Page 1


New sports bar on Mockingbird


Alum writes on Death Penalty


Men’s basketball falls short


Mustangs bring home bowl win



JANUARY 18, 2013 FRIDAY High 57, Low 37 THURSDAY High 63, Low 41



The 2013 Potential New Members run to their respective new houses on Thursday afternoon after receiving their official bid cards. The students spent four days visiting the eight Panhellenic houses on campus Jan. 14-17.

Bid day celebrations start spring semester ERIC SHEFFIELD Staff Writer

Owl balloons were flying above Chi Omega. Anchors were lodged in front of Delta Gamma. “Sweet Home Alabama” could be heard across campus from the Kappa Kappa Gamma house. “It was a tough decision, but they told us to follow our hearts,” new Delta Gamma Katherine Zopatti said. Sorority recruitment ended on Thurs., Jan. 17 with the annual Bid Day celebration, and of course, the run of the new members from the Hughes-Trigg Student Center to sorority row. “It was the best thing we’ve done in a long time,” Gamma Phi Beta junior Melissa Maguire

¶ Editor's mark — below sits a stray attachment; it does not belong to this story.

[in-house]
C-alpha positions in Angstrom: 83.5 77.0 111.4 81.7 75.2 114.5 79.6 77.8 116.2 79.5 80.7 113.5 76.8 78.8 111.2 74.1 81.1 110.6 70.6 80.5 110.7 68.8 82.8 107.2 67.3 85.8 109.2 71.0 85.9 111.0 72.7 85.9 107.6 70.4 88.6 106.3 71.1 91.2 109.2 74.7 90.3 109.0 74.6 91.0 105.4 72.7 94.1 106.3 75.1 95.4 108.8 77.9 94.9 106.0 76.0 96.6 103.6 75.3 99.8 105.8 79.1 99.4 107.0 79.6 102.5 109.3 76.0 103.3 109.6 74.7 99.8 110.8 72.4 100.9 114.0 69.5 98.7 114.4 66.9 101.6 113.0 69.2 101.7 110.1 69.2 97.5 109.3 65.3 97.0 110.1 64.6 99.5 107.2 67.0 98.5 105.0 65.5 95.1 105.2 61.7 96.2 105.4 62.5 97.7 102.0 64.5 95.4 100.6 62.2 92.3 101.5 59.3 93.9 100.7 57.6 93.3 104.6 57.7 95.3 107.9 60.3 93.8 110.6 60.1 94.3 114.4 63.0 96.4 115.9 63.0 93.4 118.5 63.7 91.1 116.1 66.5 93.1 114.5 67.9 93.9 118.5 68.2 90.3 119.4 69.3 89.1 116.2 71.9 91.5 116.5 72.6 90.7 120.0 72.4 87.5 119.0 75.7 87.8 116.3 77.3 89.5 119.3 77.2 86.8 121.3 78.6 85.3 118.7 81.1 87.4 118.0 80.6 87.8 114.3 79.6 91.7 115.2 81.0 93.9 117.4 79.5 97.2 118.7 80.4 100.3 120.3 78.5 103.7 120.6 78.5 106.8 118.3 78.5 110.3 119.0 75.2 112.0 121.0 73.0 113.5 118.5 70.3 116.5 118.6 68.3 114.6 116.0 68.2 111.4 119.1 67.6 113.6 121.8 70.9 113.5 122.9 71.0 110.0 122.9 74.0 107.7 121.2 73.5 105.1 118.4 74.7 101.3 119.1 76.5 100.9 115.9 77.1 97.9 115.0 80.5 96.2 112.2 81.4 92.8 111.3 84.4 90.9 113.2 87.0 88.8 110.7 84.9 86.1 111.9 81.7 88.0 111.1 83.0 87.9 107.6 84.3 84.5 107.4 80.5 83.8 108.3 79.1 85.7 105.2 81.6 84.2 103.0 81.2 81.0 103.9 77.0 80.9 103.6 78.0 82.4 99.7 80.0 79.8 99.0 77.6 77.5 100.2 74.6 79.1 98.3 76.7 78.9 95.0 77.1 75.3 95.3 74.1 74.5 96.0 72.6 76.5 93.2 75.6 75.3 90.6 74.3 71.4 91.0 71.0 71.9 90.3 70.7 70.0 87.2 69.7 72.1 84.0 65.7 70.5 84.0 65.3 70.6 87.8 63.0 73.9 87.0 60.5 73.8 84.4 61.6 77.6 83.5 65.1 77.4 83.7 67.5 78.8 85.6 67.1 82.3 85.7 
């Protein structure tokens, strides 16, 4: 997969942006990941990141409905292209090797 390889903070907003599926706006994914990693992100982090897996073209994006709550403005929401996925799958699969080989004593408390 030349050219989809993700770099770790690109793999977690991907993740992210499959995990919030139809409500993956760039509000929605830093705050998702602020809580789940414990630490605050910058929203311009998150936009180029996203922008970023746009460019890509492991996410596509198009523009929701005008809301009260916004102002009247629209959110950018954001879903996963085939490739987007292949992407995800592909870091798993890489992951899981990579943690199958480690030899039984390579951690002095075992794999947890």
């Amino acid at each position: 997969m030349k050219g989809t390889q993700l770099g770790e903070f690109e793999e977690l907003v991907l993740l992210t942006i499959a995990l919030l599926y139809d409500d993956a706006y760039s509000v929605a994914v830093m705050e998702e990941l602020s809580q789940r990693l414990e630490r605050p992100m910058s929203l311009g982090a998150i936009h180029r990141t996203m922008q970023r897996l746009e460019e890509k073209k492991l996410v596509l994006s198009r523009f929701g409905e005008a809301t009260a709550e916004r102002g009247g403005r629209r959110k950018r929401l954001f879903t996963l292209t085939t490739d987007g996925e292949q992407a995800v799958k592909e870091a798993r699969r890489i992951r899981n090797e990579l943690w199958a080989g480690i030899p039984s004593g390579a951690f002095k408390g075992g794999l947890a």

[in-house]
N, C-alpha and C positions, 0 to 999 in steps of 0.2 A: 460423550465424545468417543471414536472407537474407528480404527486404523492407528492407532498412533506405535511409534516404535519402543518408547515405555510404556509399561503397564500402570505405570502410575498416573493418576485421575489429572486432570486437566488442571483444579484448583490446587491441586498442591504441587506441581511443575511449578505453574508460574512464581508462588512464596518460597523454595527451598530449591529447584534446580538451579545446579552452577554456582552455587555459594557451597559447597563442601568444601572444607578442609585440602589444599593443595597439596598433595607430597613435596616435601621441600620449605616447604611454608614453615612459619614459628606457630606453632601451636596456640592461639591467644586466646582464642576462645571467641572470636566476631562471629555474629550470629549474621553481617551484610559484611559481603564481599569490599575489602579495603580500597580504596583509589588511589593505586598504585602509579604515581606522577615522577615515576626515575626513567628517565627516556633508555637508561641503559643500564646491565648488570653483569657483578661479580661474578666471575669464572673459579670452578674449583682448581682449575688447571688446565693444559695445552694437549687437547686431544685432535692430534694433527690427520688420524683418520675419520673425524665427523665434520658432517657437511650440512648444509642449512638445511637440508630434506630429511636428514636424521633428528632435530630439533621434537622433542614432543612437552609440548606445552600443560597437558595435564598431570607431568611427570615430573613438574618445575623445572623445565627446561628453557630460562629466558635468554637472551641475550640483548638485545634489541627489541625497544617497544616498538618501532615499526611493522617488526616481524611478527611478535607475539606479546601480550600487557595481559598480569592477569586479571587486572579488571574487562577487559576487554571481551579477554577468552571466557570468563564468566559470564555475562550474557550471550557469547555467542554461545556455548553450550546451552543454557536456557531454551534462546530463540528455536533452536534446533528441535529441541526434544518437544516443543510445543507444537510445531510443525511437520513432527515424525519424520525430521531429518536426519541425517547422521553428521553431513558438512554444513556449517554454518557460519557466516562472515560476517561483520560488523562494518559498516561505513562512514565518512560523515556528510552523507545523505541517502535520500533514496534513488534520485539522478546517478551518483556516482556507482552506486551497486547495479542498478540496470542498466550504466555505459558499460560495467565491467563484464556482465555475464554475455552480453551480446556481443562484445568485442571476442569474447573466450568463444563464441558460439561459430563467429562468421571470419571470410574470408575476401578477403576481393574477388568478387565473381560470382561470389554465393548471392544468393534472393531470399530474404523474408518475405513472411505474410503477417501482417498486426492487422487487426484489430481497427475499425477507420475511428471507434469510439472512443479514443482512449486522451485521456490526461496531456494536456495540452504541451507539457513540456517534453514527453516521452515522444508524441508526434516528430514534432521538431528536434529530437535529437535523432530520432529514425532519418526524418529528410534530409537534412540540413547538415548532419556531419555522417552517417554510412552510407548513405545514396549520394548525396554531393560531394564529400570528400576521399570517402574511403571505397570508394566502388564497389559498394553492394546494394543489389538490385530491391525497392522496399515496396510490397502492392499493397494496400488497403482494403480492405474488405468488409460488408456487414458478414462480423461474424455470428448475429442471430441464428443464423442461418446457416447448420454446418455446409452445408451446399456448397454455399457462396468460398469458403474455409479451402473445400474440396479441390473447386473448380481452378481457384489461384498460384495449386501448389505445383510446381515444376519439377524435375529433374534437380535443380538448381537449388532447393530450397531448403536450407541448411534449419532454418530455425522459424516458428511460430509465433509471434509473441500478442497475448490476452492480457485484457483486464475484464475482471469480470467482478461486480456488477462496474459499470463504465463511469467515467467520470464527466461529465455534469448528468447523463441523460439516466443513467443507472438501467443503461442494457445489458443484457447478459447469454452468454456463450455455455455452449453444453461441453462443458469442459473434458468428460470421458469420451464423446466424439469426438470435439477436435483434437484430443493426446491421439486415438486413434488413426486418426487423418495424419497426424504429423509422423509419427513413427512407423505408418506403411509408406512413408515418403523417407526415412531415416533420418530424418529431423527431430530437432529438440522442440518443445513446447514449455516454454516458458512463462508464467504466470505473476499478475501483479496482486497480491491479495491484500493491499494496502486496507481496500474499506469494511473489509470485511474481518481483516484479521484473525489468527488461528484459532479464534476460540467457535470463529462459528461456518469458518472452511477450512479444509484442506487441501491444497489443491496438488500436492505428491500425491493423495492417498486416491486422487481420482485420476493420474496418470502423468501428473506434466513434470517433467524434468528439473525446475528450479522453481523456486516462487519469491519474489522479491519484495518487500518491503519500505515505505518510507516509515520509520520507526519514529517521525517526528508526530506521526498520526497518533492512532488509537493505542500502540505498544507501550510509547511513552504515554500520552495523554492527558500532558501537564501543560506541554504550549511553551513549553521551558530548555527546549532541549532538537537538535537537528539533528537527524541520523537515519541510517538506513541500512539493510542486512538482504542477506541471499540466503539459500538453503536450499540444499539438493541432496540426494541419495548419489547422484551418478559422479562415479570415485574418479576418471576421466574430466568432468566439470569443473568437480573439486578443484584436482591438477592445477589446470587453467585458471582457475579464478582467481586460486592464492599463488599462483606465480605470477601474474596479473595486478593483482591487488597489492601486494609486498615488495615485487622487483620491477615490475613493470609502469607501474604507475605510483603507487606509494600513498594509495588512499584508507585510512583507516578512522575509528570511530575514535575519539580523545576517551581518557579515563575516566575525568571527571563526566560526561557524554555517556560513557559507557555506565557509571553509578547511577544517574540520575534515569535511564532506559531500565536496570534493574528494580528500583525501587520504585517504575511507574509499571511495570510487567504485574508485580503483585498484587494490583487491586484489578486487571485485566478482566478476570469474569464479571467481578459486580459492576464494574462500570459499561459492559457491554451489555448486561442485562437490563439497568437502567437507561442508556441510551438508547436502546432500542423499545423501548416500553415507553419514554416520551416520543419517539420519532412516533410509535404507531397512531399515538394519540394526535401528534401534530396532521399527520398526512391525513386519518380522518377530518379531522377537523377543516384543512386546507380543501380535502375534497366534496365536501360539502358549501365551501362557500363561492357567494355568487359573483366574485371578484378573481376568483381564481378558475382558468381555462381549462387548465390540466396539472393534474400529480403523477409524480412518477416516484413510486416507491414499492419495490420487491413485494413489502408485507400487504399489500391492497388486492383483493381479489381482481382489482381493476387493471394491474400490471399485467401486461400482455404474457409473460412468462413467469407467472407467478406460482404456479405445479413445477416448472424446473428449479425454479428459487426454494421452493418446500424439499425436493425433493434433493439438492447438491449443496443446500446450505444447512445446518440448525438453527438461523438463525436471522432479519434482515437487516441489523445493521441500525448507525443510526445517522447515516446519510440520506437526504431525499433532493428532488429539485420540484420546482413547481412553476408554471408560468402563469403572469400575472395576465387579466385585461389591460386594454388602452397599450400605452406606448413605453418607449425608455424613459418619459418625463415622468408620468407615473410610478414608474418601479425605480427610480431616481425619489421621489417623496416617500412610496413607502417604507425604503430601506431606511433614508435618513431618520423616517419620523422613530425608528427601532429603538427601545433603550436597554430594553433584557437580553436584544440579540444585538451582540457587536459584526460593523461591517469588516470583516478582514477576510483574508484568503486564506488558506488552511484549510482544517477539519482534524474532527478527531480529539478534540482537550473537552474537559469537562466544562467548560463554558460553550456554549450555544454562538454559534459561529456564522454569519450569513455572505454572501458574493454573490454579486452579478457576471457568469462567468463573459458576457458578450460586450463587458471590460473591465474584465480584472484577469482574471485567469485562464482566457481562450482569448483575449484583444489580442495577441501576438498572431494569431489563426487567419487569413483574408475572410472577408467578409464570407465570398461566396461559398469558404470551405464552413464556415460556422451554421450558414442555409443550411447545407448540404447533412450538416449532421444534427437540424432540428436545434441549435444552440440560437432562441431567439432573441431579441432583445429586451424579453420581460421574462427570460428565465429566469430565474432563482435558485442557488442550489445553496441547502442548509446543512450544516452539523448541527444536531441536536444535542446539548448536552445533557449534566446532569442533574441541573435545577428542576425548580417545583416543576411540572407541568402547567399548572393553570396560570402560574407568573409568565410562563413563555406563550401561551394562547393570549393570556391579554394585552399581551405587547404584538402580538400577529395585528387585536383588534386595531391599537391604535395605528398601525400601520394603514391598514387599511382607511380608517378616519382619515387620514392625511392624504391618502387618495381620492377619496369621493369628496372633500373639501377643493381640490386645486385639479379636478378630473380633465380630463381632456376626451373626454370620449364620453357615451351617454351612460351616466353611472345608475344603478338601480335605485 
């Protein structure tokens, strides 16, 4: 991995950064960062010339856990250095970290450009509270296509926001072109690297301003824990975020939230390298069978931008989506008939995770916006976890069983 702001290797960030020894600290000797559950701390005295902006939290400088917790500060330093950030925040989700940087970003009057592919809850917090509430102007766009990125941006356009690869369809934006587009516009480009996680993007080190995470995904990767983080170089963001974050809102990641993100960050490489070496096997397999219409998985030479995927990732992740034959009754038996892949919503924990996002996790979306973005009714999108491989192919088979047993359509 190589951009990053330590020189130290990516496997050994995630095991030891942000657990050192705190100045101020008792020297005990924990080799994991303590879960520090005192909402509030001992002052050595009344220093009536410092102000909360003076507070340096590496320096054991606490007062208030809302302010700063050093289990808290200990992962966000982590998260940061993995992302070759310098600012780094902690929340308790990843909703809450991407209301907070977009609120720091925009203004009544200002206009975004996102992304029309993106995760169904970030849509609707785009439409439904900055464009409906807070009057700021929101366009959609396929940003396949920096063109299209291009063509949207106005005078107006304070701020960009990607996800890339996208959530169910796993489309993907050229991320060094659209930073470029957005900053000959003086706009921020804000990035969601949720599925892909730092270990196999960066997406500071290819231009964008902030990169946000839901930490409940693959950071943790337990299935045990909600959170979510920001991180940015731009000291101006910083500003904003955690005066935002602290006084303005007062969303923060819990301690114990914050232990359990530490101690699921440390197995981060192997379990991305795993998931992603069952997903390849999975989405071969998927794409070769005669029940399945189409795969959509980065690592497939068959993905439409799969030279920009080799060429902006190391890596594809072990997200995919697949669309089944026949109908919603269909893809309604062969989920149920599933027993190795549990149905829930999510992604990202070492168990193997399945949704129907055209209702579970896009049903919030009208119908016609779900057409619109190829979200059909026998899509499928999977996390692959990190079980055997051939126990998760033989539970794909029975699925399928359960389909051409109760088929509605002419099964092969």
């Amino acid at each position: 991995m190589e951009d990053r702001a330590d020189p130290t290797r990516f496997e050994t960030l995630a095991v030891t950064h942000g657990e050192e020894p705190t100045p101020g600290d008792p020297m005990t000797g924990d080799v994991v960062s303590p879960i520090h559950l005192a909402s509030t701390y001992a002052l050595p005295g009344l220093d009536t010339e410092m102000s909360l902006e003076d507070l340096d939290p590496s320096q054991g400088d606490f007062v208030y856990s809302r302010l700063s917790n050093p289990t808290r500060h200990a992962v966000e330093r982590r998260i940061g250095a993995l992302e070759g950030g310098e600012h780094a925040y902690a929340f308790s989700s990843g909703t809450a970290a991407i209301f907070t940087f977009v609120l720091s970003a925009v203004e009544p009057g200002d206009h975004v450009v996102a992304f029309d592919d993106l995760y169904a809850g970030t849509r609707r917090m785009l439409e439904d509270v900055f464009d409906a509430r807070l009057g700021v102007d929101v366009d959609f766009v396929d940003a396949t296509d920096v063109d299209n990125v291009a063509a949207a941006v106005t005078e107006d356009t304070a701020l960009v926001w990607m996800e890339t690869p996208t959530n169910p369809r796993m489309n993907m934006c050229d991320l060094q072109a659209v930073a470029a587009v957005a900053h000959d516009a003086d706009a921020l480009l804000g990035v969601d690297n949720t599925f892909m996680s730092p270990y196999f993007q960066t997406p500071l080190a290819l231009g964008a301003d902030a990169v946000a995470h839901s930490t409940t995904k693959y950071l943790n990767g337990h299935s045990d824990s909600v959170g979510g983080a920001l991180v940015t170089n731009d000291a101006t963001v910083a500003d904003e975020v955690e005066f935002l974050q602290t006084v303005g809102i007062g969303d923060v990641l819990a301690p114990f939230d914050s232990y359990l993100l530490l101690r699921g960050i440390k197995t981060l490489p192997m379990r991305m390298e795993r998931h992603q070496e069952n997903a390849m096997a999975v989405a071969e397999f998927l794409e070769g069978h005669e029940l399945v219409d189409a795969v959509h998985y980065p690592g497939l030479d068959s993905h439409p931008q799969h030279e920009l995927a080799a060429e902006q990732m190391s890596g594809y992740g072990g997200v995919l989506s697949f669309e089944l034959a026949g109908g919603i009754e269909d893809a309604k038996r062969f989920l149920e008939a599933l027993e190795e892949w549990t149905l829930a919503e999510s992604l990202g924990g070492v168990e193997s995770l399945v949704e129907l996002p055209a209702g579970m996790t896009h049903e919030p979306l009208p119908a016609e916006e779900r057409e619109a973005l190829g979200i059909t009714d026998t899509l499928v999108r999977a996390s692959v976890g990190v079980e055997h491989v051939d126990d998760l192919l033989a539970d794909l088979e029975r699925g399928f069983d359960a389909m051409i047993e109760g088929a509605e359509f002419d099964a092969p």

said. “It was so much fun. I love spending time with my sisters and it will be so great meeting all the new girls.” The potential new members waited with bated breath all week to find out what sorority house they would soon become a part of. After opening the envelopes containing their bid cards, all control was lost. The doors of Hughes-Trigg burst open as hundreds of girls dashed to sorority row to celebrate with their new sisters. And the scene at sorority row was no more tame. Balloons, streamers, posters and smiling girls awaited the new members as they approached. “Today, I’m feeling amazing,” Dana Brown, a new member of